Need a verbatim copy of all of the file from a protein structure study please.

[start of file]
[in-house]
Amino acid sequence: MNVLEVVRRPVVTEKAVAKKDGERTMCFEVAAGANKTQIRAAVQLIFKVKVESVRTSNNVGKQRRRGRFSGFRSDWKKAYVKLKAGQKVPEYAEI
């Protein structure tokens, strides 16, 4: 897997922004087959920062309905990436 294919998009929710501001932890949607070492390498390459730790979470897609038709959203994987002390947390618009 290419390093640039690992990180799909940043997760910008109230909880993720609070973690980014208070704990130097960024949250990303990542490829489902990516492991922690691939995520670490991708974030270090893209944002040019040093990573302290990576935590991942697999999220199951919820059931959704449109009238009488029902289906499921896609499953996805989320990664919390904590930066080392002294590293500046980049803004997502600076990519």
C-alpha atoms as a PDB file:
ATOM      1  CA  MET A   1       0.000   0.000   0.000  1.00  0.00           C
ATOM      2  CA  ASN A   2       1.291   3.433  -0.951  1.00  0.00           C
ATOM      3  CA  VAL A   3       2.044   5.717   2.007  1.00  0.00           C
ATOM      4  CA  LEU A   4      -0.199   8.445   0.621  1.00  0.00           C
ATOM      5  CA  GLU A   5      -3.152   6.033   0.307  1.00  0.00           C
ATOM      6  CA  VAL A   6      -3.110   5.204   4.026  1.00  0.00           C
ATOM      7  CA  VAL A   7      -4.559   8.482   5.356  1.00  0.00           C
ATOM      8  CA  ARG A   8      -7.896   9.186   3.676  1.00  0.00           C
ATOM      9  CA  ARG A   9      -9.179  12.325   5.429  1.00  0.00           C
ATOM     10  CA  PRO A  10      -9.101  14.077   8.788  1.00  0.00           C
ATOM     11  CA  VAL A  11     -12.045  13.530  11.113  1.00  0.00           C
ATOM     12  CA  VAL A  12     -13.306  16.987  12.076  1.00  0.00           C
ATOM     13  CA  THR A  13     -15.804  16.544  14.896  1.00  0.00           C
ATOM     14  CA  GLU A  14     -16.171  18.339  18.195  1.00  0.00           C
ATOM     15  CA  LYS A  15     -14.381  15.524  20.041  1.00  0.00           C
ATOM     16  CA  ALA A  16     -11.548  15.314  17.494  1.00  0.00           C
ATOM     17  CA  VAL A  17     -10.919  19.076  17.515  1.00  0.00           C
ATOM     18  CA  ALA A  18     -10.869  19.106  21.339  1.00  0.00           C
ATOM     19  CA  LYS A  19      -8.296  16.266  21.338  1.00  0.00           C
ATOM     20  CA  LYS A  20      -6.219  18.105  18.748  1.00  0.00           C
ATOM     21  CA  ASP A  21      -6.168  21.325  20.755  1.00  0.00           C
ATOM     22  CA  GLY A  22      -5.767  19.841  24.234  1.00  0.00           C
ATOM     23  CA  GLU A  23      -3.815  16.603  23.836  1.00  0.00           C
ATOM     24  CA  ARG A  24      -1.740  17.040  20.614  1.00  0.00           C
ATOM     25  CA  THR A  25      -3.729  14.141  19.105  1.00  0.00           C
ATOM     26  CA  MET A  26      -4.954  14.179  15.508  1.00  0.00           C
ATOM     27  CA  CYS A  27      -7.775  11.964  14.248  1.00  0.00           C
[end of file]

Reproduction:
[in-house]
Amino acid sequence: MNVLEVVRRPVVTEKAVAKKDGERTMCFEVAAGANKTQIRAAVQLIFKVKVESVRTSNNVGKQRRRGRFSGFRSDWKKAYVKLKAGQKVPEYAEI
């Protein structure tokens, strides 16, 4: 897997922004087959920062309905990436 294919998009929710501001932890949607070492390498390459730790979470897609038709959203994987002390947390618009 290419390093640039690992990180799909940043997760910008109230909880993720609070973690980014208070704990130097960024949250990303990542490829489902990516492991922690691939995520670490991708974030270090893209944002040019040093990573302290990576935590991942697999999220199951919820059931959704449109009238009488029902289906499921896609499953996805989320990664919390904590930066080392002294590293500046980049803004997502600076990519």
C-alpha atoms as a PDB file:
ATOM      1  CA  MET A   1       0.000   0.000   0.000  1.00  0.00           C
ATOM      2  CA  ASN A   2       1.291   3.433  -0.951  1.00  0.00           C
ATOM      3  CA  VAL A   3       2.044   5.717   2.007  1.00  0.00           C
ATOM      4  CA  LEU A   4      -0.199   8.445   0.621  1.00  0.00           C
ATOM      5  CA  GLU A   5      -3.152   6.033   0.307  1.00  0.00           C
ATOM      6  CA  VAL A   6      -3.110   5.204   4.026  1.00  0.00           C
ATOM      7  CA  VAL A   7      -4.559   8.482   5.356  1.00  0.00           C
ATOM      8  CA  ARG A   8      -7.896   9.186   3.676  1.00  0.00           C
ATOM      9  CA  ARG A   9      -9.179  12.325   5.429  1.00  0.00           C
ATOM     10  CA  PRO A  10      -9.101  14.077   8.788  1.00  0.00           C
ATOM     11  CA  VAL A  11     -12.045  13.530  11.113  1.00  0.00           C
ATOM     12  CA  VAL A  12     -13.306  16.987  12.076  1.00  0.00           C
ATOM     13  CA  THR A  13     -15.804  16.544  14.896  1.00  0.00           C
ATOM     14  CA  GLU A  14     -16.171  18.339  18.195  1.00  0.00           C
ATOM     15  CA  LYS A  15     -14.381  15.524  20.041  1.00  0.00           C
ATOM     16  CA  ALA A  16     -11.548  15.314  17.494  1.00  0.00           C
ATOM     17  CA  VAL A  17     -10.919  19.076  17.515  1.00  0.00           C
ATOM     18  CA  ALA A  18     -10.869  19.106  21.339  1.00  0.00           C
ATOM     19  CA  LYS A  19      -8.296  16.266  21.338  1.00  0.00           C
ATOM     20  CA  LYS A  20      -6.219  18.105  18.748  1.00  0.00           C
ATOM     21  CA  ASP A  21      -6.168  21.325  20.755  1.00  0.00           C
ATOM     22  CA  GLY A  22      -5.767  19.841  24.234  1.00  0.00           C
ATOM     23  CA  GLU A  23      -3.815  16.603  23.836  1.00  0.00           C
ATOM     24  CA  ARG A  24      -1.740  17.040  20.614  1.00  0.00           C
ATOM     25  CA  THR A  25      -3.729  14.141  19.105  1.00  0.00           C
ATOM     26  CA  MET A  26      -4.954  14.179  15.508  1.00  0.00           C
ATOM     27  CA  CYS A  27      -7.775  11.964  14.248  1.00  0.00           C